Pye in the sky, Part Two

Featured image I wrote here about Jason Pye’s attack on those who oppose leniency legislation for federal drug felons. One of my arguments addressed his claim that we shouldn’t fear that leniency legislation will cause dangerous felons to be released from prison early. Why is this not a valid concern? Because, says Pye, decisions about releasing felons will use “risk and needs assessment to determine [a prisoner’s] risk of reoffending.” I countered »

Jury duty

Featured image I’ve been on jury duty this week. This partially explains my lack of production on Power Line. The case we heard involved pretty serious criminal charges. I think the defense lawyer would have opted to strike me from the panel had he been aware of my hard line blogging about various criminal justice matters. However, my writings never came up during voir dire, and both parties seemed fine with having »

Pye in the sky

Featured image Jason Pye of Freedom Works has a column in the Hill defending the First Step Act. . .sort of. It’s mostly an attack on those who oppose this leniency legislation. Pye calls opponents “reactionaries” and accuses us of dishonesty and fear-mongering. But name-calling is no substitute for argument, and when Pye gets around to actually arguing, he consistently hides the ball. Pye writes: Opponents claim that violent crime is rising »

Thoughts On the Synagogue Shootings

Featured image Can we learn any lessons from the horrific Pittsburgh synagogue murders? Maybe. Improved security at places of worship may be necessary (and no, calling for better security is not “blaming the victim.”) Attorney General Jeff Sessions has filed federal hate crime charges against Robert Bowers. This strikes me as symbolic and pointless. Murder is a state crime and state and local authorities are perfectly capable of prosecuting and punishing it. »

Our under-incarceration problem, explosive packages edition

Featured image Inevitably, Democrats and their partners in the mainstream media want to focus on the political leanings of the man suspected of sending packages to leading leftists. However, Daniel Horowitz contends that the real story here is “jailbreak,” i.e., the failure to put criminals behind bars and keep them there. I agree that this is a key element of the story. The suspect apparently has a lengthy rap sheet that included »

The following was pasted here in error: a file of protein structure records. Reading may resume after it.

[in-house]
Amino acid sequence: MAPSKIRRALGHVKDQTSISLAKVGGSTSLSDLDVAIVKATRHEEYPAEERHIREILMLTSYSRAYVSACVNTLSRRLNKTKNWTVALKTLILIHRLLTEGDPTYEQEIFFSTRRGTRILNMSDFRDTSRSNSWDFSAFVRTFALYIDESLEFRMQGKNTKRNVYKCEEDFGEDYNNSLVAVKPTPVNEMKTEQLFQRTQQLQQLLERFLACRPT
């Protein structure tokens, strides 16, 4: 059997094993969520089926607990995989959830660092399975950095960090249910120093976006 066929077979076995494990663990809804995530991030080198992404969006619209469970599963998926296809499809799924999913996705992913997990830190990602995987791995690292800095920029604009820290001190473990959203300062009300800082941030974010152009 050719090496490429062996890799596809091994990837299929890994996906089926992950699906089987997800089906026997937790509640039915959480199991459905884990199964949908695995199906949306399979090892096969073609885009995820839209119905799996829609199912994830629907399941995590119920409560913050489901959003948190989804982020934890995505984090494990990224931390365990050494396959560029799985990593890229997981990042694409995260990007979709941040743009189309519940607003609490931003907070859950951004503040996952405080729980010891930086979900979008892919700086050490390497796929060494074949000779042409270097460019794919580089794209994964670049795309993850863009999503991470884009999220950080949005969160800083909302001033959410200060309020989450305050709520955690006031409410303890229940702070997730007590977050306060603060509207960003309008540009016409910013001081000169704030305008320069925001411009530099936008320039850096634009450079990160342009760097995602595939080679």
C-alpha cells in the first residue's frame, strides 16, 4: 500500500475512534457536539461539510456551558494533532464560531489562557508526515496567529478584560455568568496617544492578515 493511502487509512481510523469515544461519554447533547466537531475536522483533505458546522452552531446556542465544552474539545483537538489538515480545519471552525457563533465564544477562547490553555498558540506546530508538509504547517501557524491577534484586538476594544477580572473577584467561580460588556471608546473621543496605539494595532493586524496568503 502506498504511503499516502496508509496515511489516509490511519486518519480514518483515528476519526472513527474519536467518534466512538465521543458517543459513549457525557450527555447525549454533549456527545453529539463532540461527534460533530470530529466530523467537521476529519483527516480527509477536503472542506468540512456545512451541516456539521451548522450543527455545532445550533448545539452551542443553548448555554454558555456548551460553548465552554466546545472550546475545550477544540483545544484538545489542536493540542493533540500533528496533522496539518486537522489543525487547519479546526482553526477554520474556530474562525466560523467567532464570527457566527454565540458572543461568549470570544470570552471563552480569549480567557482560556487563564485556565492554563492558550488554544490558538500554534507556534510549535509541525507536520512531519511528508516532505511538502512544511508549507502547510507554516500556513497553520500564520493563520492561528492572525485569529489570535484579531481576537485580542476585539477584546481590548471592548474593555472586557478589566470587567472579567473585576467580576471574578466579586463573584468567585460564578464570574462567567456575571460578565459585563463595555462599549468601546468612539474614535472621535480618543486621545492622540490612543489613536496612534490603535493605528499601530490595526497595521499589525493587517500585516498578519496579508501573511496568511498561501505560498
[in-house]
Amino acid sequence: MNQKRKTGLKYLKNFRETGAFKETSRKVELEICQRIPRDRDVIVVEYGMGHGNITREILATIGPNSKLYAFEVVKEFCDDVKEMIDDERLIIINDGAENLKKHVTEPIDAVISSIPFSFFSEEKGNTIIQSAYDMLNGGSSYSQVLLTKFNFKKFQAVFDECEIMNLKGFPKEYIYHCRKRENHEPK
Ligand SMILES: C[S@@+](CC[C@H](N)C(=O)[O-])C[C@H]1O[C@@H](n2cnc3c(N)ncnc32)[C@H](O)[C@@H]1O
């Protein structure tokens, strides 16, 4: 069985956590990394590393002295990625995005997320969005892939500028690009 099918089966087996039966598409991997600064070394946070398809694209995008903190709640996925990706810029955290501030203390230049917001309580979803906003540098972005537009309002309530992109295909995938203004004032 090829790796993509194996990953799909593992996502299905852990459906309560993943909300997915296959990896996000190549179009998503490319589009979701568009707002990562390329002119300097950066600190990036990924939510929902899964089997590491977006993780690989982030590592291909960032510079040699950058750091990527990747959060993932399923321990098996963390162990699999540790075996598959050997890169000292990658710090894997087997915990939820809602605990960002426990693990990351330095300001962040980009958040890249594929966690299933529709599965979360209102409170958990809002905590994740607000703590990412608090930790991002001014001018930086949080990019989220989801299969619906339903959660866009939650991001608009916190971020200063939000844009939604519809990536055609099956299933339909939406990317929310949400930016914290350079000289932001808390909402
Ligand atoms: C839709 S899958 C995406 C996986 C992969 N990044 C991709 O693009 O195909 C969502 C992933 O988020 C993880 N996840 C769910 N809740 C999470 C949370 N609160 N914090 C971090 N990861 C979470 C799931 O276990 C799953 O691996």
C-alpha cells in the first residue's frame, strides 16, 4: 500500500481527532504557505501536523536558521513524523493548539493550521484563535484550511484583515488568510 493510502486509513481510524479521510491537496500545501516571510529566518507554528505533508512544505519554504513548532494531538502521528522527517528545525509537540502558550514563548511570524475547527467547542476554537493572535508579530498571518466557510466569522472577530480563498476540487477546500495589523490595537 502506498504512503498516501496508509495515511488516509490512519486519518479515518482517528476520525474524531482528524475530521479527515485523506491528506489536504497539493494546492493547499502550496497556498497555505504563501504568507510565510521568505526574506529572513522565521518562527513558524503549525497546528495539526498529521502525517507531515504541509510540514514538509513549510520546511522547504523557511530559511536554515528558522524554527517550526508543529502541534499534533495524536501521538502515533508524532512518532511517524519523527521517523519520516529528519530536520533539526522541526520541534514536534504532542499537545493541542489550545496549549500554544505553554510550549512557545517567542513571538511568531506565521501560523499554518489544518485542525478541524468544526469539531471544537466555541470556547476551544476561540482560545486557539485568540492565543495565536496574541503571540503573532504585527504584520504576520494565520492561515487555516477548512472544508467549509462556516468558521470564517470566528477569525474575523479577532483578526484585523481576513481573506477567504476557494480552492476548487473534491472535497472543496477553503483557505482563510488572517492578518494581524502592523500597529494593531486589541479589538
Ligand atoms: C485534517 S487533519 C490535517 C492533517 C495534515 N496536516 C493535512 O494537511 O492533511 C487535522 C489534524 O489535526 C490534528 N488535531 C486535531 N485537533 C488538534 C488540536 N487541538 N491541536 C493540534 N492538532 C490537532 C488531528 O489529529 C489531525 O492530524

“Ban the Box” Gets Boxed in Again

Featured image We reported here last year about research showing that a favorite Obama policy initiative known as “Ban the Box” (that is, prohibit employers from inquiring about a person’s criminal history on employment applications) was having the opposite effect, and was increasing discrimination against blacks. Two women economists writing in the Quarterly Journal of Economics concluded: Our results support the concern that BTB policies encourage racial discrimination: the black-white gap in »

Remembering “Whitewater”

Featured image For the past 20 years, Kenneth Starr has avoided the limelight. And why not? As the independent counsel who investigate Whitewater and other Clinton-related scandals, he received enough attention to last several lifetimes. Now, however, Starr has written a book about those days. It’s called Contempt: A Memoir of the Clinton Investigation. The contempt in question was that of Bill and Hillary Clinton. The two manifested it differently, though. According »

Report: Grand jury probe of Andrew McCabe heats up

Featured image The Washington Post reports that the grand jury investigation of former FBI deputy director Andrew McCabe has been proceeding apace and now seems to be intensifying. As I understand it, McCabe is under investigation for misleading government officials about leaking. The investigation was triggered by the Justice Department inspector general’s finding of wrongdoing by McCabe. The inspector general, Michael Horowitz (an Obama appointee), concluded in a detailed report that McCabe »

Is the White House turning criminal justice policy over to Van Jones and Kim Kardashian?